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UBC Theses and Dissertations

A comparison of two methods in the teaching of physics Reekie, John David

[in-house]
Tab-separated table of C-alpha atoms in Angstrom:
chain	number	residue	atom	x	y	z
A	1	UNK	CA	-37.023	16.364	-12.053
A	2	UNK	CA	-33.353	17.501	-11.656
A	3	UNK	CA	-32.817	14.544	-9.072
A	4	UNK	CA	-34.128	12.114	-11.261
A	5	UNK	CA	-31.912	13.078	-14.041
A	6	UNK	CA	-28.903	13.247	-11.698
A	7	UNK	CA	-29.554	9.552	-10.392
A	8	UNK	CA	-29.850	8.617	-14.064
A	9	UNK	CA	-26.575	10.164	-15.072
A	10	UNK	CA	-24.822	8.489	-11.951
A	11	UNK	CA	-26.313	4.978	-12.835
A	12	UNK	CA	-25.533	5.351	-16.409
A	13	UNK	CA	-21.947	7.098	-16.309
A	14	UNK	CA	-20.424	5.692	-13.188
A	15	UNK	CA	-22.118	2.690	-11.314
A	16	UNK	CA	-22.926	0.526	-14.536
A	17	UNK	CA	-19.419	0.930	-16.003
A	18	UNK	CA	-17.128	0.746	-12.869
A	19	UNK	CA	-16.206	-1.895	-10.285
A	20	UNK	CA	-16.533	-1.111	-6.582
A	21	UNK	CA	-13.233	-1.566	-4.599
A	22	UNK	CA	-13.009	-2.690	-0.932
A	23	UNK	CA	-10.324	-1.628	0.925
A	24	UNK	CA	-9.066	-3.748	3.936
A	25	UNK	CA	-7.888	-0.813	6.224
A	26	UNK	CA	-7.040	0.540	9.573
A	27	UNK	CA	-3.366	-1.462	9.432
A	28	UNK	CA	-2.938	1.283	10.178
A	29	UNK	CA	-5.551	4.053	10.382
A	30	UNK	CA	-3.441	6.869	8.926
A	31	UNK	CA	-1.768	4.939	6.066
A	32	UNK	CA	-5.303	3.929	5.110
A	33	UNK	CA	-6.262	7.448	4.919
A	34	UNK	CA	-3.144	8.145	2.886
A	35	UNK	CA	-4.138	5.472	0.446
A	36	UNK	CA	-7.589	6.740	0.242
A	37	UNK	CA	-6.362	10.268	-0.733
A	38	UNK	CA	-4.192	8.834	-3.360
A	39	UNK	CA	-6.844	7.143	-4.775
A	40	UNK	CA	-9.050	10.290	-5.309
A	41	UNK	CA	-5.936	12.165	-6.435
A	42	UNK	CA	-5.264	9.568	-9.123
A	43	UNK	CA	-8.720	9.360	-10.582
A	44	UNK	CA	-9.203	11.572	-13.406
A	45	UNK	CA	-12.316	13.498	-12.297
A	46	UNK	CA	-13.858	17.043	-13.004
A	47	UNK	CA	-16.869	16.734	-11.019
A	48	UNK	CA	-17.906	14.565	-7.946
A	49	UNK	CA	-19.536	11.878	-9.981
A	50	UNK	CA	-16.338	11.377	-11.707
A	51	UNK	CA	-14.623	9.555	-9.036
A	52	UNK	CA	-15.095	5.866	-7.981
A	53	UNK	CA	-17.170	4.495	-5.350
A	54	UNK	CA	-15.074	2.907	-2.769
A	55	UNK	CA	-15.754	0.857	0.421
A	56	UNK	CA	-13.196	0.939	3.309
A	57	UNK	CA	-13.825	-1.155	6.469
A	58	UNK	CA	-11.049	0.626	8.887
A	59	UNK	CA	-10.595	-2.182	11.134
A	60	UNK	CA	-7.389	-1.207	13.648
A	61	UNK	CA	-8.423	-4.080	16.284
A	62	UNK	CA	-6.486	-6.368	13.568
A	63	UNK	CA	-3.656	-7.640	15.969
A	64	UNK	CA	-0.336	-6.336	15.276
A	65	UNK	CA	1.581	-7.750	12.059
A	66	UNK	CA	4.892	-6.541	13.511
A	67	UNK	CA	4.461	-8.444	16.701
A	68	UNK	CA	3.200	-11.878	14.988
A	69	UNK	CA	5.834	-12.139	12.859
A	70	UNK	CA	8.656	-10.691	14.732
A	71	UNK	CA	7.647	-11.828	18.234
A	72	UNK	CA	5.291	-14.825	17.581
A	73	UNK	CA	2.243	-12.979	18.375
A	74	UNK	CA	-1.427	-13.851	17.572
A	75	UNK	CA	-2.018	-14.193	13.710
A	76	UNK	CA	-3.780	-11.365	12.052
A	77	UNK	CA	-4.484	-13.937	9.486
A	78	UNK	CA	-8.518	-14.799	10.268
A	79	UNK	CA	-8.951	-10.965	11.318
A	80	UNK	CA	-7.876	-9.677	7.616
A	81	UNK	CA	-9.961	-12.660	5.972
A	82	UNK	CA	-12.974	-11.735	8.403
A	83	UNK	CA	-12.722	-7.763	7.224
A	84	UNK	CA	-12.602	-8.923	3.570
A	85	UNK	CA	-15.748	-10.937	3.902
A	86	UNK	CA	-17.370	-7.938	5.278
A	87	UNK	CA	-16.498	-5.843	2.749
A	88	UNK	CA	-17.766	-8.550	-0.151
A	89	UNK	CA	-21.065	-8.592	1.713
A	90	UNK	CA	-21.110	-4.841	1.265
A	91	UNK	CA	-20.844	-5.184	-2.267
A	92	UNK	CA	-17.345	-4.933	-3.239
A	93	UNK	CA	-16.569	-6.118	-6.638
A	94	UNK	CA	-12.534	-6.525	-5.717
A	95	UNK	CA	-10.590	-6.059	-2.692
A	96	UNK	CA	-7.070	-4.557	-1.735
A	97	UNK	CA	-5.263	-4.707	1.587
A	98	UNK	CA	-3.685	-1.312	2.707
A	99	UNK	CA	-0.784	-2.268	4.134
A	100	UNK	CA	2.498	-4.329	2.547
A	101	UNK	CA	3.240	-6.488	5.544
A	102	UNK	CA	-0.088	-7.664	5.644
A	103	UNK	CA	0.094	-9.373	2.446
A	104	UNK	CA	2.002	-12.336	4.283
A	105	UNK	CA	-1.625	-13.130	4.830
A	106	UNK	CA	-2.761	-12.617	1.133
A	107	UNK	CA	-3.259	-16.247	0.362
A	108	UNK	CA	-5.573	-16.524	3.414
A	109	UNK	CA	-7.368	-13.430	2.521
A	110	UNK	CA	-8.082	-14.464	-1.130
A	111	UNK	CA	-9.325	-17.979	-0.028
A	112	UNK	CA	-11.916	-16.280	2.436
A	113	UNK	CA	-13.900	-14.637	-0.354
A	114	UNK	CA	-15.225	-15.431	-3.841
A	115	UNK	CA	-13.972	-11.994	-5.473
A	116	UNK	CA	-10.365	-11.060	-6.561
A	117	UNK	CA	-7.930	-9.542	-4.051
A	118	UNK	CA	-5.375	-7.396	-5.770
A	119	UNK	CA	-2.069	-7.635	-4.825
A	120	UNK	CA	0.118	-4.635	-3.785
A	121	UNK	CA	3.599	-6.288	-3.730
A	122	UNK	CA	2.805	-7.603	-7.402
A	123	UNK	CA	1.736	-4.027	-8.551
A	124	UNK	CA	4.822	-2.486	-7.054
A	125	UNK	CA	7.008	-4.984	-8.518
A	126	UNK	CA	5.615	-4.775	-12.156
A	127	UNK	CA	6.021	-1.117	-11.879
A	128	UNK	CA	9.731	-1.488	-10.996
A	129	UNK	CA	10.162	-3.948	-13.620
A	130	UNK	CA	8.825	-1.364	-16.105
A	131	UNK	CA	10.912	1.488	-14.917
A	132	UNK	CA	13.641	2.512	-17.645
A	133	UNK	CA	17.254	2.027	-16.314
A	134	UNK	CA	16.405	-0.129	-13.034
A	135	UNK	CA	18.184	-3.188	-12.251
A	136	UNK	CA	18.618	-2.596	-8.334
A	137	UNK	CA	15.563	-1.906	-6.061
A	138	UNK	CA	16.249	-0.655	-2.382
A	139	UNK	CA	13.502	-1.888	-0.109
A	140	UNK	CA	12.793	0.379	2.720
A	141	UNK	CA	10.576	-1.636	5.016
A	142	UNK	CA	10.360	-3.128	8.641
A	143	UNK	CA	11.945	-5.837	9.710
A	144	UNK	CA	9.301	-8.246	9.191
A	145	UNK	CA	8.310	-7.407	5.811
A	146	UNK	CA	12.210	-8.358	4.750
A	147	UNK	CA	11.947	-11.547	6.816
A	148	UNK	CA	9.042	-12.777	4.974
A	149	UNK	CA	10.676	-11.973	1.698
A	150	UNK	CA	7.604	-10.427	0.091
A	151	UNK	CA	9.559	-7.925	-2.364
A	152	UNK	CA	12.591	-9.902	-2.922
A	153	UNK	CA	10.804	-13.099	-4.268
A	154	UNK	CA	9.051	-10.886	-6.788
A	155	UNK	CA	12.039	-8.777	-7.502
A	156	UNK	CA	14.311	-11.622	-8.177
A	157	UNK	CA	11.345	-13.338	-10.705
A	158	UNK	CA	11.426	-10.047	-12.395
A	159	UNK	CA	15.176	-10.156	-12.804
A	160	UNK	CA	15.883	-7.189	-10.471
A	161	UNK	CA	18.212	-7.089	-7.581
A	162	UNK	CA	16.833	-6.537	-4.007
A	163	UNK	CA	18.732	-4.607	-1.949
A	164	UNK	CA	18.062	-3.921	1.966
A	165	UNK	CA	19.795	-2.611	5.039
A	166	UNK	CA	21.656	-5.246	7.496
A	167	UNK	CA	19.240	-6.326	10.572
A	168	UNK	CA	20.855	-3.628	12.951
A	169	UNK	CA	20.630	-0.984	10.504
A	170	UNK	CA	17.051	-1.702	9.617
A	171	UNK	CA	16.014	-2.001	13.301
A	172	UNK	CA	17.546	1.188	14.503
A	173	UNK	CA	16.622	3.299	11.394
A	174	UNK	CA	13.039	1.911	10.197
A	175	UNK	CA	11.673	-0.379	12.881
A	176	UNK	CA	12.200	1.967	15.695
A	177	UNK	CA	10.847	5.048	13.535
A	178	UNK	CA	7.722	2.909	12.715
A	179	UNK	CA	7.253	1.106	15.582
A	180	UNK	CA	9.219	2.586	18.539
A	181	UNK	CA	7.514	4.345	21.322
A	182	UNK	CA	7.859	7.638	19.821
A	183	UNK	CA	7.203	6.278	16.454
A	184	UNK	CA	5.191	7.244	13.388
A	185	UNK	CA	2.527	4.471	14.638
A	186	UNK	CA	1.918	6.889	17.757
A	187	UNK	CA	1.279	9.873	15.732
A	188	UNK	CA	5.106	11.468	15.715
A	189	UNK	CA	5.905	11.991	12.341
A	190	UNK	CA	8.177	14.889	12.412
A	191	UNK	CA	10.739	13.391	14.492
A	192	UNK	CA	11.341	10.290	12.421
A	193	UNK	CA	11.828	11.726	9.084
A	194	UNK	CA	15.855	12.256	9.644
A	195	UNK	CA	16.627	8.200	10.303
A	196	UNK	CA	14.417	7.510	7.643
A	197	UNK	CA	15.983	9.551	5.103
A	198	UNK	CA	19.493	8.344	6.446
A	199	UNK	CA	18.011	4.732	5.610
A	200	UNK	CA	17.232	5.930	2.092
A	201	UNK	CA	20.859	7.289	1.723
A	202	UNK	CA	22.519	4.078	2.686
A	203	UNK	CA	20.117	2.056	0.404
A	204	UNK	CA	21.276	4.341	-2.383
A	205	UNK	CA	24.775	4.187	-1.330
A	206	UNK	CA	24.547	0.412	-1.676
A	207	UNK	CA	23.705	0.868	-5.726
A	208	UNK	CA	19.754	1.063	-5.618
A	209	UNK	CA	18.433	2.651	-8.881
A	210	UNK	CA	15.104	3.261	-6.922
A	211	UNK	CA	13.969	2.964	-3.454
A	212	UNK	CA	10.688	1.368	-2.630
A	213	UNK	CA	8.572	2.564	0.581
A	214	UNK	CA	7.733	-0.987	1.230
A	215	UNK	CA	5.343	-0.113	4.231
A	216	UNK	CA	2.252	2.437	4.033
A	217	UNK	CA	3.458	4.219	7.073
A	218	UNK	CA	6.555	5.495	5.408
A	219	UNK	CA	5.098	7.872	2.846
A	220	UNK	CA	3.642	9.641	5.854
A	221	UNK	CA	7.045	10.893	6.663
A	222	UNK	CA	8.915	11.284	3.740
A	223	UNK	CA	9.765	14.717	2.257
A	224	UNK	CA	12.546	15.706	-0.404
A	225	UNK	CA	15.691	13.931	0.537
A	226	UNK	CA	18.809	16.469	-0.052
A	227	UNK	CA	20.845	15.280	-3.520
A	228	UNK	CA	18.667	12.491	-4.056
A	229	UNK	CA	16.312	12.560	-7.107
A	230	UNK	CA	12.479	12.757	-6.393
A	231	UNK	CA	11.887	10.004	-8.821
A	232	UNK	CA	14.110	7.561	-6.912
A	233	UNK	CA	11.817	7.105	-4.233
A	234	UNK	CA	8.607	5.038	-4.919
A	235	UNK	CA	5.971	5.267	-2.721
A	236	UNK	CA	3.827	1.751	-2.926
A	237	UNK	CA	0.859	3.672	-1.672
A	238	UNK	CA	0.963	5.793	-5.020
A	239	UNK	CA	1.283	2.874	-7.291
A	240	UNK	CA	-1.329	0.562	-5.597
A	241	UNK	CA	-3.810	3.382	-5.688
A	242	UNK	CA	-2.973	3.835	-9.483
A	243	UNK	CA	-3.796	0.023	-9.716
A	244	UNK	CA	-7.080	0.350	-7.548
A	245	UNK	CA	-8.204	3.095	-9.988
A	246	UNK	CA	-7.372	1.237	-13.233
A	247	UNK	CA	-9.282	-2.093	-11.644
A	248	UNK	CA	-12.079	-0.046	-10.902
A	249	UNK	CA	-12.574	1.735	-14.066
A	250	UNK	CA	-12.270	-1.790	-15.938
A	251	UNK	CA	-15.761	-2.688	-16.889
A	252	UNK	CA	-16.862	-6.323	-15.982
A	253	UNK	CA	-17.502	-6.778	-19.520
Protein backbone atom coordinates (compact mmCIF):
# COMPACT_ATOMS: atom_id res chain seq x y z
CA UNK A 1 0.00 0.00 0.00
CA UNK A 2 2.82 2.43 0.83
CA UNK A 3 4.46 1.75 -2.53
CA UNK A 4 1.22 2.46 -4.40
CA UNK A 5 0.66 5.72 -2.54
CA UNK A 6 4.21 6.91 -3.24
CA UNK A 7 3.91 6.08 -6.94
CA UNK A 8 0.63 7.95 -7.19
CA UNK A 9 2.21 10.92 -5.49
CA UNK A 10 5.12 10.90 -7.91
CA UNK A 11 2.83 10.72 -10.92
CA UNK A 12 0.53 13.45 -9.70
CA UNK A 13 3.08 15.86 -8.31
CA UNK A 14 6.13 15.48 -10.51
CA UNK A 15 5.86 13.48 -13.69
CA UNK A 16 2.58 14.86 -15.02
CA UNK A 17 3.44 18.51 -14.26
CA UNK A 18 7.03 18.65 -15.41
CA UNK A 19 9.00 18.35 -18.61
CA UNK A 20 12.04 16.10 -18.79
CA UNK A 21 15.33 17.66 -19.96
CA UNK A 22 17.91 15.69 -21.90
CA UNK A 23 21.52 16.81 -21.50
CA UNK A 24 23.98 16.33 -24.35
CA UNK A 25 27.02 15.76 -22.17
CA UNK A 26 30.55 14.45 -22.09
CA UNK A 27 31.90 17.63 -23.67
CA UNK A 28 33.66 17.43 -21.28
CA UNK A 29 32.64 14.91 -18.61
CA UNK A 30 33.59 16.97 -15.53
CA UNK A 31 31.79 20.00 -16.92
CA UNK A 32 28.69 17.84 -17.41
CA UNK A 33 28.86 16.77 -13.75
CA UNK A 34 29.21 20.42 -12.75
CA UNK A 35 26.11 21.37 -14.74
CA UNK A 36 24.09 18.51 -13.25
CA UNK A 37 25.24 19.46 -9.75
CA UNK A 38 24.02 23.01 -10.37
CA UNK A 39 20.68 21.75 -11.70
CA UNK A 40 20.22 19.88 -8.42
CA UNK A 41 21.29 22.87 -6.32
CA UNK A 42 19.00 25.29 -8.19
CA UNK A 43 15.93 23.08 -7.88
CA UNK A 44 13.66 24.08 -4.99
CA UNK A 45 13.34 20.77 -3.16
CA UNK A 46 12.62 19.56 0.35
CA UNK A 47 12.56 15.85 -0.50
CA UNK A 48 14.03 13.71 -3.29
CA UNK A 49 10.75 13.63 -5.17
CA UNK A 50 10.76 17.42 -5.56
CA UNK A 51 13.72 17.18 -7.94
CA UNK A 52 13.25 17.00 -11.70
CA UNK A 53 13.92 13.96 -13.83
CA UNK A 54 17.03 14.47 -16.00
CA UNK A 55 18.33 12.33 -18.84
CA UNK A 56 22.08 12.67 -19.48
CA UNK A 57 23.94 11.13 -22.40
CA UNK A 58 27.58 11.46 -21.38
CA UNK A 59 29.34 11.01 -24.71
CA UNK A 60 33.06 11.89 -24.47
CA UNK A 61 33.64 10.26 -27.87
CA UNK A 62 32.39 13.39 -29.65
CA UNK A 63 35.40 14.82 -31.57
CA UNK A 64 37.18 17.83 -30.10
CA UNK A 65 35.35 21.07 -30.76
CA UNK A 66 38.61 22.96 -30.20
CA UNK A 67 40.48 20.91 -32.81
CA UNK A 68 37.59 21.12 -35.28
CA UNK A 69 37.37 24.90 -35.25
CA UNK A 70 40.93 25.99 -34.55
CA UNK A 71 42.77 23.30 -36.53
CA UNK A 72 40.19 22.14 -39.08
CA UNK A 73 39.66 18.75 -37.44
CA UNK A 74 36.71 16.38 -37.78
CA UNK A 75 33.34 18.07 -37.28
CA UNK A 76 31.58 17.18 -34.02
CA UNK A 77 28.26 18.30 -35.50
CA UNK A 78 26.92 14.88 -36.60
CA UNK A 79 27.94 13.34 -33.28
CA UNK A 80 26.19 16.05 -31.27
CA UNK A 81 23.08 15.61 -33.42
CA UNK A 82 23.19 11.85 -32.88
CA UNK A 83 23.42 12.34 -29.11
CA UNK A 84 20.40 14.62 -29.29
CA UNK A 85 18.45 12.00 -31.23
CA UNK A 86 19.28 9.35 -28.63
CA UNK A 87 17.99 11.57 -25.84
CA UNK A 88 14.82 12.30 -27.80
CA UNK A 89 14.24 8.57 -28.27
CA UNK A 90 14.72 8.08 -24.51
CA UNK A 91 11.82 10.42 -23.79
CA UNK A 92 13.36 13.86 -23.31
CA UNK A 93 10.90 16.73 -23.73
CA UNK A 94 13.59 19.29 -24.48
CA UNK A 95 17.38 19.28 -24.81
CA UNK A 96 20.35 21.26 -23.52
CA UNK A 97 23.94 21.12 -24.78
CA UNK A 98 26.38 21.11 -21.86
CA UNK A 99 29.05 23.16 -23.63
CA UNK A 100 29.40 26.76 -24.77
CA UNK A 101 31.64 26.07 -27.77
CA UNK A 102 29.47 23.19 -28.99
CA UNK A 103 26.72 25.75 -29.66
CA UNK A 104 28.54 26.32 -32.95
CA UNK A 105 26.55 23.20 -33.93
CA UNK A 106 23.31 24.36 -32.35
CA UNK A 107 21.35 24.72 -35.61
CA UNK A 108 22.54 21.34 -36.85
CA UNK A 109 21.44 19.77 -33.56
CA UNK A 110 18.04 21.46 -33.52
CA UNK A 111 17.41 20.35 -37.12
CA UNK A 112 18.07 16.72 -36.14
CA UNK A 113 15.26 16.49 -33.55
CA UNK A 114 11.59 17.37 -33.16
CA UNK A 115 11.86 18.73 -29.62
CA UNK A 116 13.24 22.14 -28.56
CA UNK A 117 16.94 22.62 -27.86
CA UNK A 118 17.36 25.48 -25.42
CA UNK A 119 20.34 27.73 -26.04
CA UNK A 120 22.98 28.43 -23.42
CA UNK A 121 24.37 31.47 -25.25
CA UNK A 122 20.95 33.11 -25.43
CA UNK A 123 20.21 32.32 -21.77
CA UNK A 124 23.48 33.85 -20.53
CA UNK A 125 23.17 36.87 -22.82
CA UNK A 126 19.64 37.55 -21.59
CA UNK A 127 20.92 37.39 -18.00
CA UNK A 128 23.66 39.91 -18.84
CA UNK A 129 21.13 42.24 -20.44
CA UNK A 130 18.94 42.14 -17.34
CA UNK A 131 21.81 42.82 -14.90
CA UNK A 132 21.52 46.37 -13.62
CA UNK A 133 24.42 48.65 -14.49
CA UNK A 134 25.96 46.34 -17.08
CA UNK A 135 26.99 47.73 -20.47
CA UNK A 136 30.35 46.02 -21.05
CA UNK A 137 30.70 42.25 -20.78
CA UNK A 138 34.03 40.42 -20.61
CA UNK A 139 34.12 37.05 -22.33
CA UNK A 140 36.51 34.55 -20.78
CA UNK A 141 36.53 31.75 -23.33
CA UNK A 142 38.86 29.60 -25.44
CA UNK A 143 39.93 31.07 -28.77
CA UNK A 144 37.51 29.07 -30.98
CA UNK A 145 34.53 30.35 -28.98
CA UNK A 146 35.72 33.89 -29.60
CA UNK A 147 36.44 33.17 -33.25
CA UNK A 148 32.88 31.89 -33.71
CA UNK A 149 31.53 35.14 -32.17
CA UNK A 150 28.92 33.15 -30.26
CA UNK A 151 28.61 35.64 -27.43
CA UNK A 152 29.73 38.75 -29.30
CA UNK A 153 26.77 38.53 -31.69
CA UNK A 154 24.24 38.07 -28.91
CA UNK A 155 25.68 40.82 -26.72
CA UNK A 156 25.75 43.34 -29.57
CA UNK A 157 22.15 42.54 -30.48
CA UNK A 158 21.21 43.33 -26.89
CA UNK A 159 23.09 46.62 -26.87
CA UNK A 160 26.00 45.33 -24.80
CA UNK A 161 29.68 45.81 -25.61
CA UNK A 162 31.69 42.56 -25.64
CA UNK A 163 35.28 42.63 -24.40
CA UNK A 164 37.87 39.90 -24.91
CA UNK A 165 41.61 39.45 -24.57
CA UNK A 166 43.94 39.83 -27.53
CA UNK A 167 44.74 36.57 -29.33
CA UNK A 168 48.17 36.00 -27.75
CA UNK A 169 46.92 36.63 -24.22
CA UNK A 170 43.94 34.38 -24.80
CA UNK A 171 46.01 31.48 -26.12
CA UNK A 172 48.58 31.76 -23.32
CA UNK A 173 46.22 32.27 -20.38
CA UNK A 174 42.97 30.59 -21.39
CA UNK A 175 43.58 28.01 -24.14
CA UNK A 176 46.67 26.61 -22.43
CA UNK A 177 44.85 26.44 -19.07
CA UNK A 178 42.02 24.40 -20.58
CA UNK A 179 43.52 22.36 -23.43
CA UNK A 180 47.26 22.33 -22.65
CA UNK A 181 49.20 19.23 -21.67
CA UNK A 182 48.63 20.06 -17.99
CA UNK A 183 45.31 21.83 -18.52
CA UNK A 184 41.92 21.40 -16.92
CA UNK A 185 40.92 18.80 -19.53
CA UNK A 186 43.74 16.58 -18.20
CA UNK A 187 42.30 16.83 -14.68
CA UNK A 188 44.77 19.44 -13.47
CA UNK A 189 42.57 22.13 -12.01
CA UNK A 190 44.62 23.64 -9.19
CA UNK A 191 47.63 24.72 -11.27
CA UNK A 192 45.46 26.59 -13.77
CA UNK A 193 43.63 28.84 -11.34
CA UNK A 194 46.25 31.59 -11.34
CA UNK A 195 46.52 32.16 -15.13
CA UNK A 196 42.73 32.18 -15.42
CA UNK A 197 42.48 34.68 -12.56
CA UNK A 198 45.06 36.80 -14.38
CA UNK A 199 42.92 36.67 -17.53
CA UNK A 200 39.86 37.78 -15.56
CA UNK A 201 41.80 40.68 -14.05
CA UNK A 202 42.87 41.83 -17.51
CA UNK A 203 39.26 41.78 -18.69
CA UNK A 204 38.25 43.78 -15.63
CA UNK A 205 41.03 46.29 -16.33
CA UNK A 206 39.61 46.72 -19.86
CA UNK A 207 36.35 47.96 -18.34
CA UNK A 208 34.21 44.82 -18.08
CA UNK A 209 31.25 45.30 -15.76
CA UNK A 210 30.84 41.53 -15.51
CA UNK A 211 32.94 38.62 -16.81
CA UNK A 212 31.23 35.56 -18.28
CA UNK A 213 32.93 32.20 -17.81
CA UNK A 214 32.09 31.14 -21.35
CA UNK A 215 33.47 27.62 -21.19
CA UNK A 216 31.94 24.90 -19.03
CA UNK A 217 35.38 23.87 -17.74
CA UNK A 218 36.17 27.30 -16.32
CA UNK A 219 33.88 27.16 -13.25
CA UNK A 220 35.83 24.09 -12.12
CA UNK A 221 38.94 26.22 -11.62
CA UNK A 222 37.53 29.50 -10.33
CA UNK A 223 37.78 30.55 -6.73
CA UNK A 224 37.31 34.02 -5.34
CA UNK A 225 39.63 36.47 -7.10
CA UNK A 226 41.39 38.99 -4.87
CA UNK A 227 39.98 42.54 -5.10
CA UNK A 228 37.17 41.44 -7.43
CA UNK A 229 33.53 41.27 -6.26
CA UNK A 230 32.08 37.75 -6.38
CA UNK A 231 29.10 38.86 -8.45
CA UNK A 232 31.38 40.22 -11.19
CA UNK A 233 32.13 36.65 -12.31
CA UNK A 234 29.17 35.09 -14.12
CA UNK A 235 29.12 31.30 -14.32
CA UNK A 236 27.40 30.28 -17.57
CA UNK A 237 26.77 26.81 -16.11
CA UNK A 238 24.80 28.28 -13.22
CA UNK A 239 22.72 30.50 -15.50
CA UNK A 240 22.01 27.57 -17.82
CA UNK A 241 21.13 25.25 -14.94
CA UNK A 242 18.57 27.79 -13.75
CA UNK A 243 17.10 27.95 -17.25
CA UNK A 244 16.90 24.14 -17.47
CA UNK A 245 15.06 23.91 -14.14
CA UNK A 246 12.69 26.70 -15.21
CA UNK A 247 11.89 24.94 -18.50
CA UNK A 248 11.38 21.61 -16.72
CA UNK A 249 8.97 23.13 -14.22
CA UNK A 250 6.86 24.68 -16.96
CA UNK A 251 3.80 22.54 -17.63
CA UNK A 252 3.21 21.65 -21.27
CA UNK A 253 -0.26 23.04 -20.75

The purpose of this study was to compare two methods of teaching science. The two methods were a self-paced method which used learning activity packages stated in behavioral objectives and a teacher-paced, teacher-directed method in which the students were not given the objectives. This investigation was undertaken because the effectiveness of the self-paced method had been questioned in the school situation where it was being applied. The existing situation at the initiation of this study at Frank Hurt Secondary in Surrey, British Columbia, provided the setting for a natural experiment. The experimental phase of this study took place over the first two trimesters of the school year. The subjects were students in four science eight classes. Two classes were taught by each of the two teachers, with one class, for each teacher, randomly assigned to each method. The effectiveness of the teaching methods was determined by comparing the mean scores of the five dependent variables: acquisition and retention of science knowledge, understanding of science processes, and student's attitudes to experimenting and independent investigations. The data were analyzed using a two by two by two (method-by-teacher-by-gender) fixed effects factorial design. The results of the analyses indicated that the self-paced method was as effective as the teacher-paced method as measured on four of the dependent variables and was superior to the teacher-paced method for teaching and understanding of science processes. A significant interaction effect between the teaching method and the gender of the student showed that males scored much higher on the Test of Science Processes when taught by the self-paced method. Contrary to what was expected the gender of the student was found to have no effect on student achievement or attitudes to science. Significant interaction effects between teacher and teaching method for the two attitude scales indicated that the effectiveness that a teaching method had on student attitudes depended on the teacher using the teaching method. Recommendations for further research were proposed. Finally, the epilogue brings the reader up to date on the use of the self-paced method of teaching at Frank Hurt Secondary.

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